Mainland NZ has released a new heart warming campaign, via Colenso BBDO, that tells the love story of Bob Eggerton and Millie Pullman. However, as group creative head Mick Stalker tells us, there's also a real story behind the action, equally capable of warming the heart of even the most stoic Kiwi. We talk to the creative about Mainland as a storyteller, the talent and the choice to use an older cast.
Mainland has a long history of storytelling in its ads. Do you want to elaborate on this a little? How does the most recent one build on the history of Mainland advertising?
Mainland isn’t just a place, it’s a philosophy. Anyone that comes from Mainland knows the value of time, as they know that good things take time. From day one Mainland has told stories that reflect the company values rather than trying to shove cheese down our throats. The ads of the past have been described as ‘breaks from the ad break’ as they gave one particular research group member the feeling of a mini holiday (a combination of Murray Grindlay’s amazing score, the epic landscapes, and the soothing tones of the storyteller).
Every resident of Mainland has a yarn to share, and these yarns can be analogies for life. From the original ‘Four Seasons’ which told an epic tale of friendship, to the story of ‘Gilly’ the guy that checks the ice to make sure it’s thick enough to walk on, to Kevin and Terry and their patient wait for the cheese to be ready - each character has a sense of patience and an appreciation for traditional values. This is the part of the brand that New Zealand has loved and trusted for so many years. There is a huge pressure not to screw it up.
The latest tale comes from this heritage but has a slightly new angle. We want people to explore more variety within the Mainland range, so we wanted to introduce the idea that trying new things is a good thing. The executional style remains, a good story well told, leaving us with a little pearl of Mainland wisdom.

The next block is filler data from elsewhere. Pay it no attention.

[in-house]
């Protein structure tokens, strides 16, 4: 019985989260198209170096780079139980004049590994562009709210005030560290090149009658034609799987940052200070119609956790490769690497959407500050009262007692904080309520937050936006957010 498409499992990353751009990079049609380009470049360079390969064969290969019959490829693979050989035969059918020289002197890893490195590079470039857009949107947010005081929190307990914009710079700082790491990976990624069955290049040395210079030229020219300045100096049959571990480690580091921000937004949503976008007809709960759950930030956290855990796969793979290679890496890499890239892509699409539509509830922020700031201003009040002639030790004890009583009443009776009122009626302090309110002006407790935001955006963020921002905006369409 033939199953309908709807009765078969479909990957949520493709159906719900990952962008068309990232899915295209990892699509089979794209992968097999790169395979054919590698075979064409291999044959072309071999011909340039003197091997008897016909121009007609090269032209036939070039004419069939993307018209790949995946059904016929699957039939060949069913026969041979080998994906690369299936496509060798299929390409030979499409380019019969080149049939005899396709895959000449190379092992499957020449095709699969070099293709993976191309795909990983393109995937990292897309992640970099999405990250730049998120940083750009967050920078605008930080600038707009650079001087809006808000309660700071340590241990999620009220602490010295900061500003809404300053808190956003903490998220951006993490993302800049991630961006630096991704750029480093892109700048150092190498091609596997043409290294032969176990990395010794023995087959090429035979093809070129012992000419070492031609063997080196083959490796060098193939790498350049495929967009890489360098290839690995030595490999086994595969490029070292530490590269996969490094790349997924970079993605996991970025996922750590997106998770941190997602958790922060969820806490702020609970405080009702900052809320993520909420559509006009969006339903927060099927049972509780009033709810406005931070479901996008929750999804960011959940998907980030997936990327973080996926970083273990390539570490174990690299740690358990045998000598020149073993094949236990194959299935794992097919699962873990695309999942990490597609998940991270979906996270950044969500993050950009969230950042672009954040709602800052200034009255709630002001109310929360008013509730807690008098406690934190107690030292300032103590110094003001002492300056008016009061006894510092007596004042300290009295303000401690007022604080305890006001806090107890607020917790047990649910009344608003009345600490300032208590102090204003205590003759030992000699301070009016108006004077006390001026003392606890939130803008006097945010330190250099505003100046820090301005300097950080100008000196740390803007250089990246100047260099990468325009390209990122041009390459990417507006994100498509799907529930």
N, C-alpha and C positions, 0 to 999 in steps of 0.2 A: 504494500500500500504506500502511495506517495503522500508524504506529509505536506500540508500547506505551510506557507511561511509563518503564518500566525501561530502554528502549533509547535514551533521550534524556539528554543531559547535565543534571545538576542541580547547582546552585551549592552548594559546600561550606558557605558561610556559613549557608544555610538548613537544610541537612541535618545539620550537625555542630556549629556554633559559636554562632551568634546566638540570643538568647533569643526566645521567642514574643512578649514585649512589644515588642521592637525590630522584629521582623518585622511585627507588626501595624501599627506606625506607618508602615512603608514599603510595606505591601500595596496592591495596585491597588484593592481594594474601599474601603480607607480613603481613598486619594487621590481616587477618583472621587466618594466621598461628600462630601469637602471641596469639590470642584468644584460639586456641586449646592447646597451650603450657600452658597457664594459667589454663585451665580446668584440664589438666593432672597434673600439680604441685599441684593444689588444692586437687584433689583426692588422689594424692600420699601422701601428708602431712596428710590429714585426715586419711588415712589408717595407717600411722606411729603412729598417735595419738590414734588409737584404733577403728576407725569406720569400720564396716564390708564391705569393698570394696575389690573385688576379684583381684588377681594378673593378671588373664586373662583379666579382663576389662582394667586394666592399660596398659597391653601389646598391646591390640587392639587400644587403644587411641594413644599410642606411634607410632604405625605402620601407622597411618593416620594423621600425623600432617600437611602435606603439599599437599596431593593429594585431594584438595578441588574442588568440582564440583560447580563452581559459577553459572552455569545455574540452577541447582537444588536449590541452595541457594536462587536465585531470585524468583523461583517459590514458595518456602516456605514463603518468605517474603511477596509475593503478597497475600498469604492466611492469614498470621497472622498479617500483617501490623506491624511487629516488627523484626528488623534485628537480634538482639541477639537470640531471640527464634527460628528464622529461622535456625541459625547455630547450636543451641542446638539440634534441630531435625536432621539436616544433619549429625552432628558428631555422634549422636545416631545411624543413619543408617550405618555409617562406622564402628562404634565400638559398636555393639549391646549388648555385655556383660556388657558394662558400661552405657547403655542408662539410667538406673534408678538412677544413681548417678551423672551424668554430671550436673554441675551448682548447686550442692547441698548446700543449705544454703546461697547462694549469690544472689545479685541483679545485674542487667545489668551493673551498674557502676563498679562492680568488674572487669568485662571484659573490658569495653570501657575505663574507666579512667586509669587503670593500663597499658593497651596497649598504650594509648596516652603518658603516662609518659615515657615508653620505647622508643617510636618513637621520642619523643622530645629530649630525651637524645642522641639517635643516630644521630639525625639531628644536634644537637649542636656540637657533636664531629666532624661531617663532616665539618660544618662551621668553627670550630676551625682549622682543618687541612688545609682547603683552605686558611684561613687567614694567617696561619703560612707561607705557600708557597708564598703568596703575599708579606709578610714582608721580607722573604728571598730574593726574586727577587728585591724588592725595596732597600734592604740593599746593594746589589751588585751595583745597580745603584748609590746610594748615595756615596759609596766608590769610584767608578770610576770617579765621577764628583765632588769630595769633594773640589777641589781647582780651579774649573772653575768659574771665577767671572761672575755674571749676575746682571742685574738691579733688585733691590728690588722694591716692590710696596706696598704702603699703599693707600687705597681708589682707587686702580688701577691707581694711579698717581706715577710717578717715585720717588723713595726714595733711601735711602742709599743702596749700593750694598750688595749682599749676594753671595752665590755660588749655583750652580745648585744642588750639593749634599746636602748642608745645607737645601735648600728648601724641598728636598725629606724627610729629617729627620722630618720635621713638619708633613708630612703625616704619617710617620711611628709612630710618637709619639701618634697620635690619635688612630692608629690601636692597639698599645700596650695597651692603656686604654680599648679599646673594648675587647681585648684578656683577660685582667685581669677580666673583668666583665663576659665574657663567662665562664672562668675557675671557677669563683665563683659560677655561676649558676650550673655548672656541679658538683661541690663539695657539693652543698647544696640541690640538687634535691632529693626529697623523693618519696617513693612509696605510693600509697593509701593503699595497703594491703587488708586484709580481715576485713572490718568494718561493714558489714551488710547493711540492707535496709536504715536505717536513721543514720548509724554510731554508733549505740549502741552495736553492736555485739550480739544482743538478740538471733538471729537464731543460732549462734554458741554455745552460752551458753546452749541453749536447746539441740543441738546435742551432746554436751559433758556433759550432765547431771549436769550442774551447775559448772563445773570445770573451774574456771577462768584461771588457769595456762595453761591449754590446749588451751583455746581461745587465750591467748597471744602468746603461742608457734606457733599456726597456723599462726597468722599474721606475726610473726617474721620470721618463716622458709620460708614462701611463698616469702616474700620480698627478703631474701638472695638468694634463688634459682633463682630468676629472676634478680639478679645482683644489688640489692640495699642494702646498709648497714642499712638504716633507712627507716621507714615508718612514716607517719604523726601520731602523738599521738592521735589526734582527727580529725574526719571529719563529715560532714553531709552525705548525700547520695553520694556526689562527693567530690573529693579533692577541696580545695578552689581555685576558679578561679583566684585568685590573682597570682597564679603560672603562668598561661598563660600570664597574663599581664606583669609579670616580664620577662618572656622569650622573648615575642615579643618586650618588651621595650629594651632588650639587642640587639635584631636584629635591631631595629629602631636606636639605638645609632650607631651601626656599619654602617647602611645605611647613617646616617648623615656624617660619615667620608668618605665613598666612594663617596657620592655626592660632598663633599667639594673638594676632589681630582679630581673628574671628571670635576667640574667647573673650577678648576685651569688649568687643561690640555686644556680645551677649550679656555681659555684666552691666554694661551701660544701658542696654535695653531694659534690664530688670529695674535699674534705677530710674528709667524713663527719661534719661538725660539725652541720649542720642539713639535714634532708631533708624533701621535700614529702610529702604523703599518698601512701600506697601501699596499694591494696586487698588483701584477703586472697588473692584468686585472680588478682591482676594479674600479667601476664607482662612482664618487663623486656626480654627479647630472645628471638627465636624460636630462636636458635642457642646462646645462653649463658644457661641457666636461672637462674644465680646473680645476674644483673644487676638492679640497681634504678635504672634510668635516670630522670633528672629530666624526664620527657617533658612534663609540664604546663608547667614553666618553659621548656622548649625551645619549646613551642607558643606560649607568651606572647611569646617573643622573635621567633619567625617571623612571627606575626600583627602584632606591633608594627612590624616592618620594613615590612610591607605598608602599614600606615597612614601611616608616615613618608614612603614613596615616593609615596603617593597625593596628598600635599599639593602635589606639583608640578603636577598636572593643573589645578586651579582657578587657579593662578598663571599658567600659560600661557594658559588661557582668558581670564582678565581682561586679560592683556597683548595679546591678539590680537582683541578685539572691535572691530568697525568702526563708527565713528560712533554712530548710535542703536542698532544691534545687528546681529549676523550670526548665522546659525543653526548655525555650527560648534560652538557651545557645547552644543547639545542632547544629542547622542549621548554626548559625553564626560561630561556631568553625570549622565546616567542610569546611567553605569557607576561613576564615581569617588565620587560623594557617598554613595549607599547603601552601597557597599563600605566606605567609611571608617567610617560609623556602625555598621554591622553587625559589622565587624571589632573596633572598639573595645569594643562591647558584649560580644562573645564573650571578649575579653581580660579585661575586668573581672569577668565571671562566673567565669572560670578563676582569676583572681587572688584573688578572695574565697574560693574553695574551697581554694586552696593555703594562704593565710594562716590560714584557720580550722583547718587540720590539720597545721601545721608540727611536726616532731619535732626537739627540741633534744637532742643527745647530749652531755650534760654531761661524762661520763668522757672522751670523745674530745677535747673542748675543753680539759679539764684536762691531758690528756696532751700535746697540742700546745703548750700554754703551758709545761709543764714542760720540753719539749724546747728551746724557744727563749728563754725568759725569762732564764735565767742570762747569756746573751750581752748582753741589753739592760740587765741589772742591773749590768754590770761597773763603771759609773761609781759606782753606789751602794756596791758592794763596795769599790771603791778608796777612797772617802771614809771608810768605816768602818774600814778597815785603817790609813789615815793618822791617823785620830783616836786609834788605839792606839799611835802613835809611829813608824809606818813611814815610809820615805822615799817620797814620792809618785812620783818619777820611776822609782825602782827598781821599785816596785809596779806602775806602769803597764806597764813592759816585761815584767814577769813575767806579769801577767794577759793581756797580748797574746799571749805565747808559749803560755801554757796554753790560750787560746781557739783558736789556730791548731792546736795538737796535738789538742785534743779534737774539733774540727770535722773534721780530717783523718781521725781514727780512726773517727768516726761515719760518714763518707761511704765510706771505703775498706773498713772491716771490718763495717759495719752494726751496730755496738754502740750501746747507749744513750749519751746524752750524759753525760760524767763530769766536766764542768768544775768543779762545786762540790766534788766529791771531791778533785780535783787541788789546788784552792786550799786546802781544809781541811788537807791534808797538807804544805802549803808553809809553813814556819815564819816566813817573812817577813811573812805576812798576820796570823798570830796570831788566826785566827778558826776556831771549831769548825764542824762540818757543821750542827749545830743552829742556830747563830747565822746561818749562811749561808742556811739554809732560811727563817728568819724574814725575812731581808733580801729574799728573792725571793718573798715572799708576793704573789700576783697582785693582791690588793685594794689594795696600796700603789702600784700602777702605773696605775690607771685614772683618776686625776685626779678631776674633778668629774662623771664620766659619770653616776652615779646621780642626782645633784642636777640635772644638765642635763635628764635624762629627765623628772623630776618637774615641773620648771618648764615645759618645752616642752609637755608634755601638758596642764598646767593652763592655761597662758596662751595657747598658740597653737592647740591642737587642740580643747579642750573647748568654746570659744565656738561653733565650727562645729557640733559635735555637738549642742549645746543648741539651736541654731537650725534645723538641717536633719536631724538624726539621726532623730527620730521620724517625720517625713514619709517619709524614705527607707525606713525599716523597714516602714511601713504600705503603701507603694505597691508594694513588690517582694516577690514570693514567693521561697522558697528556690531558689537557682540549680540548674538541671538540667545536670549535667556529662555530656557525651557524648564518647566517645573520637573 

Any other thoughts on the latest campaign?
This script has been on the table for a while, originally written in partnership with Hugh Walsh; a great storyteller and strong link to the history of the brand. Originally it was a story about having time on your hands, and we all loved the story, a small twist made it perfect for talking about keeping life interesting. Big thanks to Hugh as he has been invaluable in helping an Englishman really get into the Mainland way.
Who are the folks in the ad? Is it based on a true story?
The story isn’t based on a true story but it is based on a truth and that is true of all of the Mainland spots. That is why they resonate so deeply with all ages. Our cast were a mix of found talent and experienced talent. Our lead male in the ‘New Tricks’ spot, Ginger, was a bit of a legend. He had come for an audition years back for a role as an extra in a Mainland spot and failed – so he gave up on the whole shooting match. He was persuaded to join the casting this time and was completely shocked to find out he’d got the gig. More so on the day, when he found out he was the lead. He was an absolute delight to work with and couldn’t have enjoyed the VIP treatment more. Ginger lost his wife after 53 years of happy marriage, he talked about her all day on the set which was beautiful, so we rewrote the number of years Bob and Millie had been together in the script as a tribute. He was very touched.
Were there any fun anecdotes from filming with the couple?
Ginger was a real character. We listened to him all day as he talked himself through what he was doing. We could hear him revving himself up and got to enjoy phrases like “Pickle me tit, what have we gotten into Ma?” as he kept his late wife beside him. An absolute legend of a guy and now a local hero in his home town. The entire town got together to watch the first spot live. Ginger will tell you he was treated like a king, having left the set with a new wardrobe full of clothes, three whole salmon (props but “still good eating”) and enough cheese to choke a donkey. He would have been lost without Judy, his leading lady, whenever the nerves got too much, she gave him a reassuring word. It’s great to work with people like that, they bring such good energy to the set.
It is somewhat unusual to see an elderly couple star in an ad? Why did you take this approach? Isn't there a risk of attaching the product to an older target market?
For this story we wanted a relationship that had been successful for years so that led our casting. Mainland exists as an attitude. It’s ageless. I don’t buy into holding a mirror up to an audience. Where’s the escape in that? Where’s the interest? I don’t think you alienate an audience by having a cast that is older, I think you endear them. These Mainlanders are sage, interesting, characterful people, I reckon we can all see someone we can relate to in them.
Mick Stalker is group creative head at Colenso BBDO.